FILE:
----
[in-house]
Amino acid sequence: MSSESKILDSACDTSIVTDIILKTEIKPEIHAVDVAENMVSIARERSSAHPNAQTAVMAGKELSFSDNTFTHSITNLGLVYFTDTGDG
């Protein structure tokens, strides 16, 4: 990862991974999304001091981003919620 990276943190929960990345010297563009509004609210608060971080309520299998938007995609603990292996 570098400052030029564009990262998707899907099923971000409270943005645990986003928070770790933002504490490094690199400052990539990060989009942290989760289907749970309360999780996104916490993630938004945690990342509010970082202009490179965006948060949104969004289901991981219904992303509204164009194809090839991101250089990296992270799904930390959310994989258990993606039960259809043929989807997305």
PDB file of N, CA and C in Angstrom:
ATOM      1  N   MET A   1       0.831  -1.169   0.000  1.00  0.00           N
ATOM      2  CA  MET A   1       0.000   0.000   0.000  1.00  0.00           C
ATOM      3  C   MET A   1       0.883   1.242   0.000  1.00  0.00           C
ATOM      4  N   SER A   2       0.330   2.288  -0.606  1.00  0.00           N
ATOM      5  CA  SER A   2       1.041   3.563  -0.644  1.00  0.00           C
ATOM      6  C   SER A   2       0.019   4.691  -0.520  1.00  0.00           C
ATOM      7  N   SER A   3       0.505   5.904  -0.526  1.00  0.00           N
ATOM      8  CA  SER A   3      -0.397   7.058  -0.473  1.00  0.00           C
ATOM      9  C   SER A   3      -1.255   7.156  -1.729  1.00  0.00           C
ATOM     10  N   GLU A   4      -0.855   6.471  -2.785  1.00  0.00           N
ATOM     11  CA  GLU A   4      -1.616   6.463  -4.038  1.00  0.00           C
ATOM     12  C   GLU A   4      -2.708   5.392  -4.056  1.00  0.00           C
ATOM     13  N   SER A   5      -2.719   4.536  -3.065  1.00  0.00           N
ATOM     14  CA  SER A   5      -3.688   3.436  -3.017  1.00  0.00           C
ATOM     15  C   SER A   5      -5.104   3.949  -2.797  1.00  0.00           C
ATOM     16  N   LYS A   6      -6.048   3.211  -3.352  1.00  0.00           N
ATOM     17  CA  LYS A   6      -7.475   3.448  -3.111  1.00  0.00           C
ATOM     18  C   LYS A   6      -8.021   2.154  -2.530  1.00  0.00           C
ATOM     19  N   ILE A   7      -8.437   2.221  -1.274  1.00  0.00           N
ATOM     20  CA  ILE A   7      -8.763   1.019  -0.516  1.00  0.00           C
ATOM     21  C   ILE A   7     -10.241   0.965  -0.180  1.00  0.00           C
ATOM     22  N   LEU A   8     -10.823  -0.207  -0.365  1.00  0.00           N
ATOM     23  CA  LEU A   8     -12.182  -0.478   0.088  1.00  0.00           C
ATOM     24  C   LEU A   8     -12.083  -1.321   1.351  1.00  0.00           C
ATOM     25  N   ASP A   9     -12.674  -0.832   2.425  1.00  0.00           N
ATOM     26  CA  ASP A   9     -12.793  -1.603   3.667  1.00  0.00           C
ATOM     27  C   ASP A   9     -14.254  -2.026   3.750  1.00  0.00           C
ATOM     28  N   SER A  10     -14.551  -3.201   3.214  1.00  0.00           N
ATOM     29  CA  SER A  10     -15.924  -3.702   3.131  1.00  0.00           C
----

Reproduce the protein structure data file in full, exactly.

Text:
[in-house]
Amino acid sequence: MSSESKILDSACDTSIVTDIILKTEIKPEIHAVDVAENMVSIARERSSAHPNAQTAVMAGKELSFSDNTFTHSITNLGLVYFTDTGDG
């Protein structure tokens, strides 16, 4: 990862991974999304001091981003919620 990276943190929960990345010297563009509004609210608060971080309520299998938007995609603990292996 570098400052030029564009990262998707899907099923971000409270943005645990986003928070770790933002504490490094690199400052990539990060989009942290989760289907749970309360999780996104916490993630938004945690990342509010970082202009490179965006948060949104969004289901991981219904992303509204164009194809090839991101250089990296992270799904930390959310994989258990993606039960259809043929989807997305």
PDB file of N, CA and C in Angstrom:
ATOM      1  N   MET A   1       0.831  -1.169   0.000  1.00  0.00           N
ATOM      2  CA  MET A   1       0.000   0.000   0.000  1.00  0.00           C
ATOM      3  C   MET A   1       0.883   1.242   0.000  1.00  0.00           C
ATOM      4  N   SER A   2       0.330   2.288  -0.606  1.00  0.00           N
ATOM      5  CA  SER A   2       1.041   3.563  -0.644  1.00  0.00           C
ATOM      6  C   SER A   2       0.019   4.691  -0.520  1.00  0.00           C
ATOM      7  N   SER A   3       0.505   5.904  -0.526  1.00  0.00           N
ATOM      8  CA  SER A   3      -0.397   7.058  -0.473  1.00  0.00           C
ATOM      9  C   SER A   3      -1.255   7.156  -1.729  1.00  0.00           C
ATOM     10  N   GLU A   4      -0.855   6.471  -2.785  1.00  0.00           N
ATOM     11  CA  GLU A   4      -1.616   6.463  -4.038  1.00  0.00           C
ATOM     12  C   GLU A   4      -2.708   5.392  -4.056  1.00  0.00           C
ATOM     13  N   SER A   5      -2.719   4.536  -3.065  1.00  0.00           N
ATOM     14  CA  SER A   5      -3.688   3.436  -3.017  1.00  0.00           C
ATOM     15  C   SER A   5      -5.104   3.949  -2.797  1.00  0.00           C
ATOM     16  N   LYS A   6      -6.048   3.211  -3.352  1.00  0.00           N
ATOM     17  CA  LYS A   6      -7.475   3.448  -3.111  1.00  0.00           C
ATOM     18  C   LYS A   6      -8.021   2.154  -2.530  1.00  0.00           C
ATOM     19  N   ILE A   7      -8.437   2.221  -1.274  1.00  0.00           N
ATOM     20  CA  ILE A   7      -8.763   1.019  -0.516  1.00  0.00           C
ATOM     21  C   ILE A   7     -10.241   0.965  -0.180  1.00  0.00           C
ATOM     22  N   LEU A   8     -10.823  -0.207  -0.365  1.00  0.00           N
ATOM     23  CA  LEU A   8     -12.182  -0.478   0.088  1.00  0.00           C
ATOM     24  C   LEU A   8     -12.083  -1.321   1.351  1.00  0.00           C
ATOM     25  N   ASP A   9     -12.674  -0.832   2.425  1.00  0.00           N
ATOM     26  CA  ASP A   9     -12.793  -1.603   3.667  1.00  0.00           C
ATOM     27  C   ASP A   9     -14.254  -2.026   3.750  1.00  0.00           C
ATOM     28  N   SER A  10     -14.551  -3.201   3.214  1.00  0.00           N
ATOM     29  CA  SER A  10     -15.924  -3.702   3.131  1.00  0.00           C